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          Biorhythmic calculators

Where computing meets Pseudoscience

    Slide rules are usually considered in the context of scientific instruments, but there is at least one group of them that is made to support pseudoscience. These are the Biorhythm calculators.
The Bio-Slide Biorhythmic Slide Rule
Bio-Slide Biorhythmic Slide Rule (back)
Click a photo to enlarge
    The solidly debunked Biorhythm theory posited three temporal cycles of different lengths governing people’s lives: a Physical cycle of 23 days, an Emotional cycle of 28 days and an Intellectual cycle of 33 days, which all start off together at the moment of birth and continue with total precision until death. Biorhythm curves
Click photo to enlarge
The idea was that as these cycles waxed and waned, the individual’s likelihood of faring well or otherwise in each domain was affected; and when a cycle crossed the zero line, one had better beware! Those “critical days” were prone to accidents and mishaps.
    Bogus or not, many people in the 20th century believed the theory, and they needed a way to figure how their three rhythms changed from day to day. The math is trivial; you need to compute three sinusoidal functions of your age in days... but then, one can conjecture that people capable of trigonometry would be unlikely to put faith in biorhythm in the first place. So for those who did have faith, various tools were produced. Late in the century these were simple computer programs, and such are still available today; but before the PC made computing ubiquitous, people used mechanical sliderule-like devices for this function. I have three different types in my collection, and they have a strange beauty all their own.
    Each calculator uses a different configuration to do so, but all have the same elements to allow checking one’s rhythm state: three scales marked with the three cycles and a scale for the days of the year, a system to set these up in the right relationship to each other in accordance with the user’s birth date (using tables provided on the back of the instrument), and a cursor that when set to a given date shows the values of the three cycles on their respective scales.
    The Bio-Slide Biorhythmic Slide Rule seen above is the simplest in concept. Its instruction sheet originally stated its source as International Marketing Services of Santa Monica, CA, but this was crossed out and a sticker updates it to C.E.I., Inc., also in California. It has three transparent sliding scales showing the three curves for the whole year, and a fixed frame bearing the dates. Once you fix the scales to represent your personal starting point, you can use the sliding cursor to see how your cycles line up for any date in the year.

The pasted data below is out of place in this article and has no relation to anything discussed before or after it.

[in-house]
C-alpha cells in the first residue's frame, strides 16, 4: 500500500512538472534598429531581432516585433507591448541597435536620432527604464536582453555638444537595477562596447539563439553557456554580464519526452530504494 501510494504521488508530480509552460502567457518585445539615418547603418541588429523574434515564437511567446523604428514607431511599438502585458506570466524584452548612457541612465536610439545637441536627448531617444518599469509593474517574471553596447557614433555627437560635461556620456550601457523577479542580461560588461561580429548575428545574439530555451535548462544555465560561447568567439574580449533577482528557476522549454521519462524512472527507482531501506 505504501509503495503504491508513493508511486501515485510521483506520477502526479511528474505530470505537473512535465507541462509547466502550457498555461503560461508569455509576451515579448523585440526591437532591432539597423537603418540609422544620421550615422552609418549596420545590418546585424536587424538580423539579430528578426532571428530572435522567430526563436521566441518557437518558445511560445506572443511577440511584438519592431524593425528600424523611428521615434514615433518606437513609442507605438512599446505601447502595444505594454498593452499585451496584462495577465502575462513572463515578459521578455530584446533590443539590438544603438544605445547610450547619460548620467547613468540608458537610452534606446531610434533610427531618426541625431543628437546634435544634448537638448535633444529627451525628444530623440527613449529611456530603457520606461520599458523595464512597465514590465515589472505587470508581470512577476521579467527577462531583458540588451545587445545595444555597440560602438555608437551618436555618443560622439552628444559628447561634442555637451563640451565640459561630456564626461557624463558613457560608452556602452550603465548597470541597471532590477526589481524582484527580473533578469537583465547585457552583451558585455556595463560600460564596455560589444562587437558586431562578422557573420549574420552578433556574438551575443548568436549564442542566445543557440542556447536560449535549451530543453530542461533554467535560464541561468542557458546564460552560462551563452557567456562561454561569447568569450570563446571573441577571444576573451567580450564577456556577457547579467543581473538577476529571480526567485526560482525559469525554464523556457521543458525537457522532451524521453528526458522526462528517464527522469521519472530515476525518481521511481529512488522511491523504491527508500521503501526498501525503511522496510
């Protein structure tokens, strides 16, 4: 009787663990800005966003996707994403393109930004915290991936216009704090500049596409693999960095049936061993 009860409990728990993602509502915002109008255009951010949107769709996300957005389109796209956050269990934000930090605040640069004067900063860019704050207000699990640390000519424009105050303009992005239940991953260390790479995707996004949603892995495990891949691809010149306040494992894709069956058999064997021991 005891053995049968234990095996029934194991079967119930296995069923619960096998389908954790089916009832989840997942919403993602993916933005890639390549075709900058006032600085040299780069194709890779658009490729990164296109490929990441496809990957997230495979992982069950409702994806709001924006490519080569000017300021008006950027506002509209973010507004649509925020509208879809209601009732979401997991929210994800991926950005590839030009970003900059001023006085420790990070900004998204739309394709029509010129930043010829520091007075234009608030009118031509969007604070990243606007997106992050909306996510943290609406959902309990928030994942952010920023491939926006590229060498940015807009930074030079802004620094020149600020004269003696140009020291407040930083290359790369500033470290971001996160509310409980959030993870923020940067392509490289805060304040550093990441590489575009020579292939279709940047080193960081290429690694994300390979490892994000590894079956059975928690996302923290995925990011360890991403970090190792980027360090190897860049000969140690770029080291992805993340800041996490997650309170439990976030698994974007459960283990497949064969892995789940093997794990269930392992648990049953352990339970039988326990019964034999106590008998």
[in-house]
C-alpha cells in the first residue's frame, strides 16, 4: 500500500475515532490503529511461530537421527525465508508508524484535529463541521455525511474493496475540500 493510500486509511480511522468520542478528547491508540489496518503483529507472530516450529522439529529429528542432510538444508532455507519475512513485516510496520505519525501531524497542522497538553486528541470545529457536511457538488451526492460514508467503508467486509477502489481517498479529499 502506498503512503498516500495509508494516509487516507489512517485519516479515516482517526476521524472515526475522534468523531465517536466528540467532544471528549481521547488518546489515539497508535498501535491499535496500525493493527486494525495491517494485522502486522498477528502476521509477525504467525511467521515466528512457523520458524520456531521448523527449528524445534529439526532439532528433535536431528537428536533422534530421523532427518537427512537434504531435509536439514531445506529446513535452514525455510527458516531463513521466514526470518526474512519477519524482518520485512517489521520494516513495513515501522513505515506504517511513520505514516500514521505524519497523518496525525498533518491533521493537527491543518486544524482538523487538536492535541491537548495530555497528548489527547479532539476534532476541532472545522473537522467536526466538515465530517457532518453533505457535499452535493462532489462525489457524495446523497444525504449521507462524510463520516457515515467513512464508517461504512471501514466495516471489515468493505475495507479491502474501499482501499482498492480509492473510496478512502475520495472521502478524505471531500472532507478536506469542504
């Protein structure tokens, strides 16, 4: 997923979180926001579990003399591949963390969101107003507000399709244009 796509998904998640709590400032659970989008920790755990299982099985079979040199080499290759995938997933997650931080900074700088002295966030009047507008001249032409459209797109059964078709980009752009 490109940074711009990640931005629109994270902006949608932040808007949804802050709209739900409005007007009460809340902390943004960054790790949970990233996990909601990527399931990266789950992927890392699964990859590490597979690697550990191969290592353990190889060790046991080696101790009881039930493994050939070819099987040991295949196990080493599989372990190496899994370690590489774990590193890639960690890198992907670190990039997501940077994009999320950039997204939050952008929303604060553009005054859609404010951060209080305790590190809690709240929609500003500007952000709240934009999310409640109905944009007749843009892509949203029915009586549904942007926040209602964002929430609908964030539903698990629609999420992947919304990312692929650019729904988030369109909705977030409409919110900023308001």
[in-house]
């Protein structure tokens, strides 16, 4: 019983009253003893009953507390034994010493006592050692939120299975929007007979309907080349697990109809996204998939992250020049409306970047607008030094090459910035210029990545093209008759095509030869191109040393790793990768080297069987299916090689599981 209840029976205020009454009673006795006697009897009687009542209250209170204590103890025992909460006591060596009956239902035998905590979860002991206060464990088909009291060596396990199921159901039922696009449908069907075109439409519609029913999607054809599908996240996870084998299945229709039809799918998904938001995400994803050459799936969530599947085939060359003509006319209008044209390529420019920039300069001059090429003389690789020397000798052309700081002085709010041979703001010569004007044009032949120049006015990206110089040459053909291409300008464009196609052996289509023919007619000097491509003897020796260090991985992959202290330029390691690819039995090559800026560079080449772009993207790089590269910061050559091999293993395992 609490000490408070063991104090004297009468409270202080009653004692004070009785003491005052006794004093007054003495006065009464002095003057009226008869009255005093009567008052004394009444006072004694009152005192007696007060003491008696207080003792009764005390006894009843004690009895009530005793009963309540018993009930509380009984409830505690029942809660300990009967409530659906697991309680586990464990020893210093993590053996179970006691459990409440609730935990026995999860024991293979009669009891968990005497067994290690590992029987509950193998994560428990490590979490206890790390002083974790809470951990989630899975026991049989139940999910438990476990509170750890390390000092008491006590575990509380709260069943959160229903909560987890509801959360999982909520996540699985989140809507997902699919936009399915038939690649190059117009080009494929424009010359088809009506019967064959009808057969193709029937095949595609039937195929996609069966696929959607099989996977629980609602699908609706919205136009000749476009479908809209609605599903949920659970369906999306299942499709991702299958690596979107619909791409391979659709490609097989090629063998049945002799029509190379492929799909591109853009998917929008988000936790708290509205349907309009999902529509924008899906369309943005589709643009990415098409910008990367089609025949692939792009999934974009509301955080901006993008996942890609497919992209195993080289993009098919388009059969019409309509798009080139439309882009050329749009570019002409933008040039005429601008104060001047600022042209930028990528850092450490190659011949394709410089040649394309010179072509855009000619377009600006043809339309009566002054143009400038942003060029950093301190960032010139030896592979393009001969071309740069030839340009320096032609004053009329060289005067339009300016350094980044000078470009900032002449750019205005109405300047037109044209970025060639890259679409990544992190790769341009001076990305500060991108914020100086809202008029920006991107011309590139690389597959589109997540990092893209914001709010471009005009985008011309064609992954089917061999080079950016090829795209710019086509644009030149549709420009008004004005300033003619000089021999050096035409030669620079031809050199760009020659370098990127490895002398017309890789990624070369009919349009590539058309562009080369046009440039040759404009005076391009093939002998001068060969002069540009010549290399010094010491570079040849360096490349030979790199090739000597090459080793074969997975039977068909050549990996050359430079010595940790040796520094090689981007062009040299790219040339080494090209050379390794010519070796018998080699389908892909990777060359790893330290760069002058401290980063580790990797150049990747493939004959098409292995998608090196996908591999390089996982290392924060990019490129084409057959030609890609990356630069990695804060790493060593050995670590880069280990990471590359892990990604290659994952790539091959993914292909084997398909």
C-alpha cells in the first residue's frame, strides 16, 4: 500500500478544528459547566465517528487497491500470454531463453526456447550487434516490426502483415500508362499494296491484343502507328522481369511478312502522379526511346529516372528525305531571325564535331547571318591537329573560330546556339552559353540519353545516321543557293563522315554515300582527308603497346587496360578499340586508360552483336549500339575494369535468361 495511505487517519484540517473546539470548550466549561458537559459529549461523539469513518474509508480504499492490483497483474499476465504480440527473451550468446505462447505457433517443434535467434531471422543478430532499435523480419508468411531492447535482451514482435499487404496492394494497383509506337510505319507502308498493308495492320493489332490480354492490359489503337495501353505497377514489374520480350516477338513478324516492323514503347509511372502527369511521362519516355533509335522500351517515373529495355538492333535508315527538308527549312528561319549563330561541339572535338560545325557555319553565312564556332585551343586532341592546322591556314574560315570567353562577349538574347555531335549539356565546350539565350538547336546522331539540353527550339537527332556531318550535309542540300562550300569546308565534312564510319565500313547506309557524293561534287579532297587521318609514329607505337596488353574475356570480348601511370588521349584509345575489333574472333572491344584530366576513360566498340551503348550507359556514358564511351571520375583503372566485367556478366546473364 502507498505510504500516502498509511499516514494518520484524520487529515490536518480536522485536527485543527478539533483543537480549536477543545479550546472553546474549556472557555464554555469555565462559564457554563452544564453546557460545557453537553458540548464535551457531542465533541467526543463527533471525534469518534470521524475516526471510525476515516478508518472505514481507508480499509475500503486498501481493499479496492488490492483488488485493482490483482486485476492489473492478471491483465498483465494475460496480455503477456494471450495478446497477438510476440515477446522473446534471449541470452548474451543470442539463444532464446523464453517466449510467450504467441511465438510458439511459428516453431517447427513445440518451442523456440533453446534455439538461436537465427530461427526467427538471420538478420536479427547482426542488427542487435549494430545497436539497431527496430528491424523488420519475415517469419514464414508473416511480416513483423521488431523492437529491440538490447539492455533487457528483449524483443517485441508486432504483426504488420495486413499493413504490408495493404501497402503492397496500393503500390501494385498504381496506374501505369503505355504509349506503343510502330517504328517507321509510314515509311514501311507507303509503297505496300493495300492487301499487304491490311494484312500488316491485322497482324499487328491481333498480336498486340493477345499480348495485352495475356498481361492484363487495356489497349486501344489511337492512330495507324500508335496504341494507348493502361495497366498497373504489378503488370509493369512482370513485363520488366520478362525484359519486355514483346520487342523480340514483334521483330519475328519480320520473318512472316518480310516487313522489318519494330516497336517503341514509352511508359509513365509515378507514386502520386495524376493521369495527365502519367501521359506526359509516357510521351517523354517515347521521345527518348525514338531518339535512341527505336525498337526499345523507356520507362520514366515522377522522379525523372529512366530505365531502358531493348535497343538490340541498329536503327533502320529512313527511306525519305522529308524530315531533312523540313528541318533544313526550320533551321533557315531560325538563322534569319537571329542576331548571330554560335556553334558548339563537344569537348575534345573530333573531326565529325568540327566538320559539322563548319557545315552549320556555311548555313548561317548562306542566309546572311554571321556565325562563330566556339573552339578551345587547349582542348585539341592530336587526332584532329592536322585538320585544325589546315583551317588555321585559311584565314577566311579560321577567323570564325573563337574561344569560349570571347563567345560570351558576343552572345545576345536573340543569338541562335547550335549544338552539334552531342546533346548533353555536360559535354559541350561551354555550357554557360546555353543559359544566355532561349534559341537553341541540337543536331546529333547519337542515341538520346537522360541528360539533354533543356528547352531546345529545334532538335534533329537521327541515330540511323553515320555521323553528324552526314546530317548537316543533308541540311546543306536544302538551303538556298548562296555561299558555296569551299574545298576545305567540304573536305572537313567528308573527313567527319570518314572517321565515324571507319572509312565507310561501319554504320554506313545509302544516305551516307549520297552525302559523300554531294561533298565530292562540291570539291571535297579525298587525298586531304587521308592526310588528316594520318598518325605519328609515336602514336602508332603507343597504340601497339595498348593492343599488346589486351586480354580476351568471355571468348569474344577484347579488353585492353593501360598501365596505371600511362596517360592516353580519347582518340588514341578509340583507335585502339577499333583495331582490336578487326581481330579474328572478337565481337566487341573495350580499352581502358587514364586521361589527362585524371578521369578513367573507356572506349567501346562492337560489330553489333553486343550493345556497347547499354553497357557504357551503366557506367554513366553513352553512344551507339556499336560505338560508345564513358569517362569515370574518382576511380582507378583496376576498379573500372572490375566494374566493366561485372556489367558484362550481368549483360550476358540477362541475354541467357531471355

The Biomate, which is made in Japan, is more sophisticated. It uses non-concentric circular scales geared to rotate at the required different rates when you turn the wheel at its bottom edge; this makes for a compact and durable instrument. Setting the initial configuration is done by pulling the wheel downward a bit to disengage the gearing, allowing the cycle and date wheels to be rotated freely to the desired relationship. This calculator does not show the full sinusoidal curve for the year; its wheels show only 2 or 3 sine cycles that repeat when they turn.
Biomate Biorhythmic slide rule  Biomate Biorhythmic Slide Rule (back)
Click a photo to enlarge
    The third calculator I have comes to me from Bulgaria, but for all I know may originate in any other country where Cyrillic script is used. It too is circular, but unlike the Biomate its scales are stationary once set in the right relationship, and the cursor is rotated to intersect them. In actual use it seems far less convenient and harder to read with precision.
East European Biorhythmic Slide Rule  East European Biorhythmic Slide Rule (back)
Click a photo to enlarge
    The packaging of the two western calculators is surprisingly ornate. The Bio-Slide came in a large cardboard box with leather-like finish on the outside and yellow silk lining on the inside; the Biomate in a fancy blue silk pouch. The Bulgarian unit comes in a more frugal but very functional plastic box. And all three come with instruction sheets (see links below).
Exhibit provenance:
    I found the Bio-Slide in a computerfest sale in California. The other two devices come from two different eBay sellers.

More info:
    You can download here scans of the instruction sheets for the Bio-Slide and Biomate.

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